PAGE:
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    Also, that won't work if you don't have direct access between the two systems... And if getting direct access involves waiting two weeks for a security section to maybe correctly implement firewall rules... – Gert van den Berg Nov 25 '14 at 12:38
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    Scenario: Server A has key-based root access to server B and C. You want to sync from B to C using root access on both. But you don't want B or C to have root access to each other. – thomasrutter Nov 12 '17 at 23:05
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scp -3r <remote src> <remote dest>

has no trouble doing this.

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    scp doesn't do deltas though, AFAIK, and it's badly needed in this case. More details on my edit – loopbackbee Nov 18 '12 at 1:42
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    Btw, scp have to be with options -3 if you'd like to be like a proxy between hosts – alterpub Dec 3 '14 at 15:18
  • Unfortunately scp lacks important features of rsync eg: option to not cross over filesystems (eg network drive mounted in user folder), archive mode (in which "symbolic links, devices, attributes, permissions, ownerships, etc. are preserved"), etc... – Bastion Sep 12 '19 at 4:08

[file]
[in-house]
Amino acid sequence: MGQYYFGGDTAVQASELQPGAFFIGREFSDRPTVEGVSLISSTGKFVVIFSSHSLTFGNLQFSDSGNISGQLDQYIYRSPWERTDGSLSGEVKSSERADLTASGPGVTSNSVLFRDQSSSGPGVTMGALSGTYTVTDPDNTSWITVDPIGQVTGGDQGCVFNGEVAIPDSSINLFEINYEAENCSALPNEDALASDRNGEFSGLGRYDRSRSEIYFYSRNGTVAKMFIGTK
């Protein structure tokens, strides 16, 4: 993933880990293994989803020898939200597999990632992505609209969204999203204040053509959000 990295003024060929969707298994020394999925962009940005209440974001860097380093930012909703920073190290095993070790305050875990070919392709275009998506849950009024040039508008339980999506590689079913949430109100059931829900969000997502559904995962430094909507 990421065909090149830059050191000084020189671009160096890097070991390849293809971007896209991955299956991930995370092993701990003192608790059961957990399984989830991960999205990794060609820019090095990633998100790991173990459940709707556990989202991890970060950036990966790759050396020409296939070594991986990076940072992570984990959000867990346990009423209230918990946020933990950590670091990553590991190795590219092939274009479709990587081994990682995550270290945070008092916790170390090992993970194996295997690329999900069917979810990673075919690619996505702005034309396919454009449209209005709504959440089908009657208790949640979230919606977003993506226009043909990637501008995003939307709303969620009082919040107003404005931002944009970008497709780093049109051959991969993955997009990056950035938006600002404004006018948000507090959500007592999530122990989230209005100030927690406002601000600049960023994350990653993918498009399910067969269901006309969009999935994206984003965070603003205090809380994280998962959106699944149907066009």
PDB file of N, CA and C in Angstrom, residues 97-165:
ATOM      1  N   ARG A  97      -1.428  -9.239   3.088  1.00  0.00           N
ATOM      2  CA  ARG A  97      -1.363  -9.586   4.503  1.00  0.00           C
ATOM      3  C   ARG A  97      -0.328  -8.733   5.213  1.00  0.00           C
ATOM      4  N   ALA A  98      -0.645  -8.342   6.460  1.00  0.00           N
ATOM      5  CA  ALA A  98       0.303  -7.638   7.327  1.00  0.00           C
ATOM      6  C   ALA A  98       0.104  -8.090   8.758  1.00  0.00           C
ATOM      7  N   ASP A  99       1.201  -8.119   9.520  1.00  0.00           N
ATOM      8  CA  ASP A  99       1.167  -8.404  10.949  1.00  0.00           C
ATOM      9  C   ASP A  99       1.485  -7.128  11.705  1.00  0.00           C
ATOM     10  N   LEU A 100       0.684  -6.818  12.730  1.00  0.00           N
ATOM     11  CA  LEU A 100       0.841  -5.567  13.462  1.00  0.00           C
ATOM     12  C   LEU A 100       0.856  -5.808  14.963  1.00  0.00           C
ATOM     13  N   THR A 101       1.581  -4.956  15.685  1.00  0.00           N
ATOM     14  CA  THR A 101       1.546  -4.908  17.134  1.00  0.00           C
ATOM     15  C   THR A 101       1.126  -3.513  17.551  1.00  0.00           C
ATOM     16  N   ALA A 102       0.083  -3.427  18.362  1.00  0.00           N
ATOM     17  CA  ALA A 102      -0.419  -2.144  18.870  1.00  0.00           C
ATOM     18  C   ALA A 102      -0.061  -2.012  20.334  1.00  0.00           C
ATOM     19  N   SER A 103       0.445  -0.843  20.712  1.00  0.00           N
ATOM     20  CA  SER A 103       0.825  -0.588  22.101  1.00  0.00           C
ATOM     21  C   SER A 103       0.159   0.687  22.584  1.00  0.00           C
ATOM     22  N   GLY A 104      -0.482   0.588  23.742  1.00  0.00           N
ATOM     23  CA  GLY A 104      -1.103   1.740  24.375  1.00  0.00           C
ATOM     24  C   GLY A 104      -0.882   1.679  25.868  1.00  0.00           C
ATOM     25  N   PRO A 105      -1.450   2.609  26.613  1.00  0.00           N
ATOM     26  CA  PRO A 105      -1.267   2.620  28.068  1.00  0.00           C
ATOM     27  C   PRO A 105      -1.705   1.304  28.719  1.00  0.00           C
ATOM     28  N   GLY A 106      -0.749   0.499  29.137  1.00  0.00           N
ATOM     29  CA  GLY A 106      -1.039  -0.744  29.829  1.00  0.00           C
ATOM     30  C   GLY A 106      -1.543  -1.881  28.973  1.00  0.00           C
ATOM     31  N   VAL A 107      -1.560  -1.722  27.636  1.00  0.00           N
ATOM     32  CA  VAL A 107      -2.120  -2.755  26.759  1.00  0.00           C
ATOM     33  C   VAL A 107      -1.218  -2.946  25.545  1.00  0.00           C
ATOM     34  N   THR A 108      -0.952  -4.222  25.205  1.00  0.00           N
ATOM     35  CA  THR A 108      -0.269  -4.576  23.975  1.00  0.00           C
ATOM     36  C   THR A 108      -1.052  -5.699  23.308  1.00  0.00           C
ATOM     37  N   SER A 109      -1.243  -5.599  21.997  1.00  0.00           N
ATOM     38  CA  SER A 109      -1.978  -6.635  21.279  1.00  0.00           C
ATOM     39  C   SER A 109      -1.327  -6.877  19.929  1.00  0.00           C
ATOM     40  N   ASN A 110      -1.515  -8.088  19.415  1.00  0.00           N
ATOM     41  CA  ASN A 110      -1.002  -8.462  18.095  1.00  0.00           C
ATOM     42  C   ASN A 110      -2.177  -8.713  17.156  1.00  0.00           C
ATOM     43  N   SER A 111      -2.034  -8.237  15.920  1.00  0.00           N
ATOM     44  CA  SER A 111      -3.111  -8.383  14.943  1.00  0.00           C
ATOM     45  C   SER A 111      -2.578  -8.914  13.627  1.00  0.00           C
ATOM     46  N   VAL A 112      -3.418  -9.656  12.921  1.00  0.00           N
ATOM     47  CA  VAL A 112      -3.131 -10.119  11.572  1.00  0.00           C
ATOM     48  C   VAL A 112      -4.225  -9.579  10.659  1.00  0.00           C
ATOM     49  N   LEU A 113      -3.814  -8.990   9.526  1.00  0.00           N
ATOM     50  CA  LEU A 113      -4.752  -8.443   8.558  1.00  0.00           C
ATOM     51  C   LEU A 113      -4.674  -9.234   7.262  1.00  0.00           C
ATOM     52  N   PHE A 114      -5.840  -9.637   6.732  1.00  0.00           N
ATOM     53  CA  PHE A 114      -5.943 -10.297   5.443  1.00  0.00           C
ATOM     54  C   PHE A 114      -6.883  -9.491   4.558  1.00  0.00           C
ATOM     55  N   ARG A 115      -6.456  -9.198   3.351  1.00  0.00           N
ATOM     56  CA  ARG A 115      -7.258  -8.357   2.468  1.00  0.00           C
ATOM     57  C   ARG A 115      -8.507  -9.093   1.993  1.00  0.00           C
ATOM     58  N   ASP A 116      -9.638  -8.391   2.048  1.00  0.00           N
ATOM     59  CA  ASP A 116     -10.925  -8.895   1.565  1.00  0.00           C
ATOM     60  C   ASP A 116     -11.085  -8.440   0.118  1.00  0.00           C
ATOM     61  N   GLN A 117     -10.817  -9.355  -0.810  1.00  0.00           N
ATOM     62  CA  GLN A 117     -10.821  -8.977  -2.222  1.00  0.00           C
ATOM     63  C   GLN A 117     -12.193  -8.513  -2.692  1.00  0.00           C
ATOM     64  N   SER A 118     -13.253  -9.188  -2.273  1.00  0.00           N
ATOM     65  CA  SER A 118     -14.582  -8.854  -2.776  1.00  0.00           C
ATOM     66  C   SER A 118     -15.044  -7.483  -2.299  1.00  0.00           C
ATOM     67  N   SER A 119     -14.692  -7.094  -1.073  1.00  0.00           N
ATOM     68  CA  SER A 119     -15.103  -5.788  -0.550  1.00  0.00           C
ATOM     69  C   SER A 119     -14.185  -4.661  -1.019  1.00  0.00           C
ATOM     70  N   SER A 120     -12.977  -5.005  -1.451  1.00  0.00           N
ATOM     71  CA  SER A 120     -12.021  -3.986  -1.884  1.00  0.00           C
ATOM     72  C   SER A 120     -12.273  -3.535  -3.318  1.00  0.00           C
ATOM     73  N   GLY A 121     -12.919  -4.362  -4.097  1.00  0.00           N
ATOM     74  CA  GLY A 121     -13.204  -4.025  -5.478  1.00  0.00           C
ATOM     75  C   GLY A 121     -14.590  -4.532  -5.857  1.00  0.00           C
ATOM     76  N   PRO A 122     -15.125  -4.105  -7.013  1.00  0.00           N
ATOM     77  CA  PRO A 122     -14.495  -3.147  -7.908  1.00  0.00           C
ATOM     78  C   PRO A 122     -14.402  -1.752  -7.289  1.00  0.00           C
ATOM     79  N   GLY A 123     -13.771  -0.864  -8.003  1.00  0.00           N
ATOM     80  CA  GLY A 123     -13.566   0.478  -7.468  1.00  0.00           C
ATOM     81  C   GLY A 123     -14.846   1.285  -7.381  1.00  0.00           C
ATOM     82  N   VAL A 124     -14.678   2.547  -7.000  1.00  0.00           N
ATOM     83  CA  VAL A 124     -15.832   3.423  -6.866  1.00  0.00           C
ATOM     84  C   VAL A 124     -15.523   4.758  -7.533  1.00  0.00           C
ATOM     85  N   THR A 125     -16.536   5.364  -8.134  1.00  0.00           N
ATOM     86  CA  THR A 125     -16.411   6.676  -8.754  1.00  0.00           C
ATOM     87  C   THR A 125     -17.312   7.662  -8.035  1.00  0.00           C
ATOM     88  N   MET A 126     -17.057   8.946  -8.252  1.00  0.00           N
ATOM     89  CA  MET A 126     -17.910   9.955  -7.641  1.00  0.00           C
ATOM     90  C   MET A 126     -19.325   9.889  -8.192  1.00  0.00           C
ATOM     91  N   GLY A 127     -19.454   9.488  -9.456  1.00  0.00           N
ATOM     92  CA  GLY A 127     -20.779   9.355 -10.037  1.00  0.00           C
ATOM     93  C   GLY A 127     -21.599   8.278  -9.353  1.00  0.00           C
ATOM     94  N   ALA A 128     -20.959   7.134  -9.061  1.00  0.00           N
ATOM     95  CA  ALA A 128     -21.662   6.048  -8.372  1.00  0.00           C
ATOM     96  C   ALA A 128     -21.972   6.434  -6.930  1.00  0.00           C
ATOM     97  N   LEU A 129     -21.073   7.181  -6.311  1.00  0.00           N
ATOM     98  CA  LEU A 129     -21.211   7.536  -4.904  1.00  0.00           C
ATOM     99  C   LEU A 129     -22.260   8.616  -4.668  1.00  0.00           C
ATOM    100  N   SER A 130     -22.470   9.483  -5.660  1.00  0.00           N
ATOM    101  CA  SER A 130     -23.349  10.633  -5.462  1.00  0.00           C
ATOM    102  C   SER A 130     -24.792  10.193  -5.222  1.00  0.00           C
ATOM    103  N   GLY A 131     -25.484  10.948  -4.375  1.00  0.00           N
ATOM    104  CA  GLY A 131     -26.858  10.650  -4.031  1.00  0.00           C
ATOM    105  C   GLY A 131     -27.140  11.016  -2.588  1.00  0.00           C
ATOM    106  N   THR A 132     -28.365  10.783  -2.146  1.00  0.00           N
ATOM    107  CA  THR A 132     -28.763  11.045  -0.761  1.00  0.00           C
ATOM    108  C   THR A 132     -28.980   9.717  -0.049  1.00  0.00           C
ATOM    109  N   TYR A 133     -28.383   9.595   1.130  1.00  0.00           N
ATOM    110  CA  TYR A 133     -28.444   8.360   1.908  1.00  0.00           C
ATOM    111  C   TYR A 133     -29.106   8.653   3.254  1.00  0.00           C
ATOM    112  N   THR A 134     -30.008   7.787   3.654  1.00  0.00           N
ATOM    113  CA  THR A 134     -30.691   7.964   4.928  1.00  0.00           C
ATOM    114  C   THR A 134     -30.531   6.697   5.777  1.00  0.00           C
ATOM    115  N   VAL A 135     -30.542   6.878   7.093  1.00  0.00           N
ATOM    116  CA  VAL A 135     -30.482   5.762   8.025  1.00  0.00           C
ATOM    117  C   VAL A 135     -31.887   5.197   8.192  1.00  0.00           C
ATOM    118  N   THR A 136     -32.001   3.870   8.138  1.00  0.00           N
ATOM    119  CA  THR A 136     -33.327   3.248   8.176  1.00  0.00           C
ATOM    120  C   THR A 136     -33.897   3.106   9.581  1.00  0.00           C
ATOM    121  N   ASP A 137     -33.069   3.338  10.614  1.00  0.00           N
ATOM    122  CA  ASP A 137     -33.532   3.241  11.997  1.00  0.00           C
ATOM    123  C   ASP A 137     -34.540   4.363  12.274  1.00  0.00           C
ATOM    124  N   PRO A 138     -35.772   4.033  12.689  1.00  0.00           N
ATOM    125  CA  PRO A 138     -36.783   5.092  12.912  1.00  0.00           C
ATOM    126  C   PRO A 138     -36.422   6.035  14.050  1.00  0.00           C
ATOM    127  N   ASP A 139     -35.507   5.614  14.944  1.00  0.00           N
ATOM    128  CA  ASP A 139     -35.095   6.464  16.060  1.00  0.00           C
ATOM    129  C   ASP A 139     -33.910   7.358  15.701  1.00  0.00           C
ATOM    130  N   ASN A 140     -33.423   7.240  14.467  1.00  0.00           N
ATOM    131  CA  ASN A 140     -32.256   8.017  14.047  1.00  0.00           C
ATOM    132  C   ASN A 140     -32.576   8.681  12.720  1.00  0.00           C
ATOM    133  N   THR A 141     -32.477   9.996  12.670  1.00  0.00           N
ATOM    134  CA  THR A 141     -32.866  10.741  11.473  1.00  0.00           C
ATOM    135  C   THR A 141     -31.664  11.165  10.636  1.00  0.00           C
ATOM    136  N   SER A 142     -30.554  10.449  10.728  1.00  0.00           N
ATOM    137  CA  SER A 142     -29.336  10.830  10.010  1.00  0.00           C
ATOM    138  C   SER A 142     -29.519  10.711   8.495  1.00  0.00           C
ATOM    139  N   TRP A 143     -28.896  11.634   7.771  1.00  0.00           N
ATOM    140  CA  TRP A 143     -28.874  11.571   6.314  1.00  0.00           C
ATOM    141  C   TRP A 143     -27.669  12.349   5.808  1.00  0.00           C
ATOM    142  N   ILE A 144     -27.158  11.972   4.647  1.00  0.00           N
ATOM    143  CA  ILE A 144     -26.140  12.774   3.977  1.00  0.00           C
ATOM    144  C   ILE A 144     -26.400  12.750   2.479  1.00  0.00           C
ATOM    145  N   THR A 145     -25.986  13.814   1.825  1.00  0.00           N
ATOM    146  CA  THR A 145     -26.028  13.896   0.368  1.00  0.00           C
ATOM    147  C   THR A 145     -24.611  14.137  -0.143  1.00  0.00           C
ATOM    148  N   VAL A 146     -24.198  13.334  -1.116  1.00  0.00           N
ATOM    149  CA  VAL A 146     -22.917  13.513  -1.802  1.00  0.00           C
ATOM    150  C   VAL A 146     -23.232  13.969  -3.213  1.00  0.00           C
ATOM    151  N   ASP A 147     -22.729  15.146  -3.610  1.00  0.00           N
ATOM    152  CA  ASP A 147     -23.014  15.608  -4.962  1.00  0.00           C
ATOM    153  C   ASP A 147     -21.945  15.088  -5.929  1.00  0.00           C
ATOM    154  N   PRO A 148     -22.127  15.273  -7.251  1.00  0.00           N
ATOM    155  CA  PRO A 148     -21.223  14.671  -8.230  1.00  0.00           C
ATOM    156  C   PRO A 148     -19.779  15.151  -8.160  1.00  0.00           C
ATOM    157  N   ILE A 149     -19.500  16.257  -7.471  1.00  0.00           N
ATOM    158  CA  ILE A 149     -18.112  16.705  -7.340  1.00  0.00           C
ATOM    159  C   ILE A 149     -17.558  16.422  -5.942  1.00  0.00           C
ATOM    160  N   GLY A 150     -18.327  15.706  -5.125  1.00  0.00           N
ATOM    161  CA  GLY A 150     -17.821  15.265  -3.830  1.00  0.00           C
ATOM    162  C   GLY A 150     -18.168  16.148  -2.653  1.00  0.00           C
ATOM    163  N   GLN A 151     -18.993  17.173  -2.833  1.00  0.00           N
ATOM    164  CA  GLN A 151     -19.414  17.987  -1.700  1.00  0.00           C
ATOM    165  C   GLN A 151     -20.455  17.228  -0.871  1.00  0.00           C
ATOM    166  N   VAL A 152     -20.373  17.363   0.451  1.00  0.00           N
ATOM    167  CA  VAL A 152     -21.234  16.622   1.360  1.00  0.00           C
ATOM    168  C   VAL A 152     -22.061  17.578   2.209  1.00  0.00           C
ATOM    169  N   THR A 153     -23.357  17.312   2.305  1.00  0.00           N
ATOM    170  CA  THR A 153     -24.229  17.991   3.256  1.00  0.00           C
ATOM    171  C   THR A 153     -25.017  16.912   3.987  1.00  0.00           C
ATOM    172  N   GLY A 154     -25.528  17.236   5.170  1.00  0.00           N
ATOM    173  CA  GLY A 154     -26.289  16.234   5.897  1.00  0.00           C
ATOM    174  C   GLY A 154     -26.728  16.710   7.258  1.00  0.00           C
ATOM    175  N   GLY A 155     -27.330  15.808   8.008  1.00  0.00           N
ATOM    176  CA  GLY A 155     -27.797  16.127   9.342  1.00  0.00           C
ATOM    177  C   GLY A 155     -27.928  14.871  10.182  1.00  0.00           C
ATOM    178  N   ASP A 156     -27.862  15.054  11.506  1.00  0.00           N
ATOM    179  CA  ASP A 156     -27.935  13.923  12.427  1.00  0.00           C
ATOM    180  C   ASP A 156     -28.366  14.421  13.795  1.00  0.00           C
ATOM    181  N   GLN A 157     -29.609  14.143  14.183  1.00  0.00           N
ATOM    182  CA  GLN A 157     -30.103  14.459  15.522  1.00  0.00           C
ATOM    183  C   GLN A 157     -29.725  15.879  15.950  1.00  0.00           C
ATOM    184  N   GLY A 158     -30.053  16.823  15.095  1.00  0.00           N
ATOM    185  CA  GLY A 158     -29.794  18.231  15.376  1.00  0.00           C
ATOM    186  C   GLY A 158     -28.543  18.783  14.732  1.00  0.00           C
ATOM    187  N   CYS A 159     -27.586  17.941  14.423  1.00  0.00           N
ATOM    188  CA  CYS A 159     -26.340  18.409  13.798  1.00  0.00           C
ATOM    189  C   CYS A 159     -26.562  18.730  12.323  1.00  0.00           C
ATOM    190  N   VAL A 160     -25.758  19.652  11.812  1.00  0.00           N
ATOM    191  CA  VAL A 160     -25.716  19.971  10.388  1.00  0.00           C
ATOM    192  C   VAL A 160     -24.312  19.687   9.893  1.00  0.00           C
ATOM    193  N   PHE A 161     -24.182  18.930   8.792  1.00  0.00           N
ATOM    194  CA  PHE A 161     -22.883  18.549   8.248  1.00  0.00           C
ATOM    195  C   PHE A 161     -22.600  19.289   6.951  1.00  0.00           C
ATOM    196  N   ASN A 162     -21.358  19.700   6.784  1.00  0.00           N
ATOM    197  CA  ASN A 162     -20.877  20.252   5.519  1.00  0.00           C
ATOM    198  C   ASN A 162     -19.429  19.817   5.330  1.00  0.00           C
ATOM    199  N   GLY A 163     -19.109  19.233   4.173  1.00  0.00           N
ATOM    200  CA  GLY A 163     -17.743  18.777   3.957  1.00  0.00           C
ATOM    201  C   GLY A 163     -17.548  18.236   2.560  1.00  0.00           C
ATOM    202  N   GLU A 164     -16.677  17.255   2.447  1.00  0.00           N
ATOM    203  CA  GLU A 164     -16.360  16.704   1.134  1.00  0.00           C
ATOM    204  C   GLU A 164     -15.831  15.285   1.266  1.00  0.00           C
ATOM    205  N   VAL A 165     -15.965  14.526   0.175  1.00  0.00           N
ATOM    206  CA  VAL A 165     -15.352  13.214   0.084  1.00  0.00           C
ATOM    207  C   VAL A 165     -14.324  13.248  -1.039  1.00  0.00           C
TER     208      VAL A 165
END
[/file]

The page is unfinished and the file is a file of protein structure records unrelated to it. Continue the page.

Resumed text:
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You can work around this by mounting one (or both) of the remote filesystems with sshfs. Then, rsync will treat it as if it were local.

Unfortunately, this will result in a lot of bandwidth usage on the machine whose filesystem is mounted with sshfs, so I would recommend only doing this with the machine that has a lot of bandwidth between you and the third machine.

Of course, the ideal solution is for the machines to talk directly to each other. I can't think of any good reason why they should not.

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  • see edit. The reason you're referring to is security. A (root) compromise any one of the two machines must not lead to filesystem access to the other. But maybe I'm attacking this from the wrong angle and there's a solution that doesn't involve a third machine... – loopbackbee Nov 18 '12 at 1:41
  • Hmm. I think those details really should be added to this question. As for a root compromise, you really should be using SELinux. – Michael Hampton Nov 18 '12 at 1:47
  • I left this one because someone else may be interested in this behaviour on rsync in particular. AFAIK, SELinux on any of the machines cannot tell if the other has been compromised if the locally executing rsync has the exact same behaviour in both cases (filesystem access to a particular directory). – loopbackbee Nov 18 '12 at 1:52
  • I'm not sure if you understand how SELinux works. Its whole point is that it prevents a service (even a compromised service) from accessing things it isn't explicitly allowed to access, even if that service runs as root. – Michael Hampton Nov 18 '12 at 1:59
  • I have only a basic understanding of SELinux policies, but rsync is supposed to access the filesystem, isn't it? The exact same kind of (local) access patterns are undesirable if the remote machine is compromised. – loopbackbee Nov 18 '12 at 2:19